African Americans Have Been Blocked From Voting, but the Black Vote is Not a ‘Bloc’

Voter registration drive at Black Expo, an annual exhibit of Black talent, education, and products in Chicago, October 1973. 

Black History Month’s theme for 2020 is African Americans and the Vote. Three Penn scholars define what the “Black vote” means when viewed through history, and what it doesn’t mean when viewed as an indivisible bloc.

Two people sign papers registering a third person to vote at the Black Expo in 1973, behind the table a sign reads "Get a piece of the action Register now TO VOTE"
Voter registration drive at Black Expo, an annual exhibit of Black talent, education, and products in Chicago, October 1973.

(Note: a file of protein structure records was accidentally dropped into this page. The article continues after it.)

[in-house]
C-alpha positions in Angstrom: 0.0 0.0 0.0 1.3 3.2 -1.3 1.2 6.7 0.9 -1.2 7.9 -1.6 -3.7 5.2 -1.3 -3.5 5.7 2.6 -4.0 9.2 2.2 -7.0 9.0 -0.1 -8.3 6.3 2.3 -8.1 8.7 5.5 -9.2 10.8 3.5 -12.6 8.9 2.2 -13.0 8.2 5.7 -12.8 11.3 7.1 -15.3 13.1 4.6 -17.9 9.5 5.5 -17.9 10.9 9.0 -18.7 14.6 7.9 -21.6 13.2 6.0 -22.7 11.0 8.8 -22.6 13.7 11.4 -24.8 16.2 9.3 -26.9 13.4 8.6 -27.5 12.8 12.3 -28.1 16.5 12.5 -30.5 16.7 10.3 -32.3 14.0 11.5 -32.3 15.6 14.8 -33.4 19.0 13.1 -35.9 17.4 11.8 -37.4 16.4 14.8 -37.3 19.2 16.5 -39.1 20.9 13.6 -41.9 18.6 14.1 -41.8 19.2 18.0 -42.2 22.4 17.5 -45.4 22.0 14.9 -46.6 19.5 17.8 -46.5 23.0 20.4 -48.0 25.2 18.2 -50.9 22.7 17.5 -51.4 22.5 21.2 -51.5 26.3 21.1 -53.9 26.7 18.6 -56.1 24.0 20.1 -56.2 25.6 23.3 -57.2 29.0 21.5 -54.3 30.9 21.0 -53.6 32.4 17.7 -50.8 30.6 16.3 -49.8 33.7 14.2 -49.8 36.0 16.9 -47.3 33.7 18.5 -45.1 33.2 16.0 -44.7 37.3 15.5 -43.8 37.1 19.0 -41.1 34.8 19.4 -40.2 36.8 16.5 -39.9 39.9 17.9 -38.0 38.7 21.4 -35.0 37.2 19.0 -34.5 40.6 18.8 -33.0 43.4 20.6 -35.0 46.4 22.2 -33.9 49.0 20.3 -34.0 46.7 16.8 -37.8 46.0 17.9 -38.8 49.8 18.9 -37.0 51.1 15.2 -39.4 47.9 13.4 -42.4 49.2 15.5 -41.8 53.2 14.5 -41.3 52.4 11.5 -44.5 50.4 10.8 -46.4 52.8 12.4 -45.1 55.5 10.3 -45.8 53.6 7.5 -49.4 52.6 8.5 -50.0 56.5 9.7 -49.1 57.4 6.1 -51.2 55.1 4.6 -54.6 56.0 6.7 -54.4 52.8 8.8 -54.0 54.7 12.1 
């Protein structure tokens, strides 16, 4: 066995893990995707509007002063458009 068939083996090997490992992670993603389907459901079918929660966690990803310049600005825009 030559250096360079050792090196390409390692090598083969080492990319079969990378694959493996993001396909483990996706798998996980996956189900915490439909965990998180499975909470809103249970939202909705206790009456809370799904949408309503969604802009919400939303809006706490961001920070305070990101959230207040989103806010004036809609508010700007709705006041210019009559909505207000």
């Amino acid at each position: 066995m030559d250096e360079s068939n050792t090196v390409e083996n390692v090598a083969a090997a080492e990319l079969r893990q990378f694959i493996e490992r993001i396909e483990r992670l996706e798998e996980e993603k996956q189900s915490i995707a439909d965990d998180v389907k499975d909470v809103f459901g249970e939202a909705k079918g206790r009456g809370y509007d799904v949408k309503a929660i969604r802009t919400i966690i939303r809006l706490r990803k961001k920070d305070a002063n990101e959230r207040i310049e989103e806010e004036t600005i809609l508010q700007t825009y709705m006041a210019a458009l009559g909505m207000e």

Black History Month has been thematic since its inception in 1976, not to distill focus on the African American experience but to add to a collection of historical awareness and food for thought. This year’s theme, African Americans and the Vote, is deceptive in its title, and, as Penn researchers elaborate, on the face may be an inaccurate representation of singularity. In fact, the African American vote spans a history that extends beyond the adoption of Black suffrage in America, has been politically and socially fraught, and is representative of as diverse a voting body as the country at large. In short, there is not one Black vote, and there is not one history of the Black vote. The nuance is at the heart of Black History Month’s theme, and implores all Americans to understand the history and the current climate, to educate themselves on what it means to be Black in the American polity.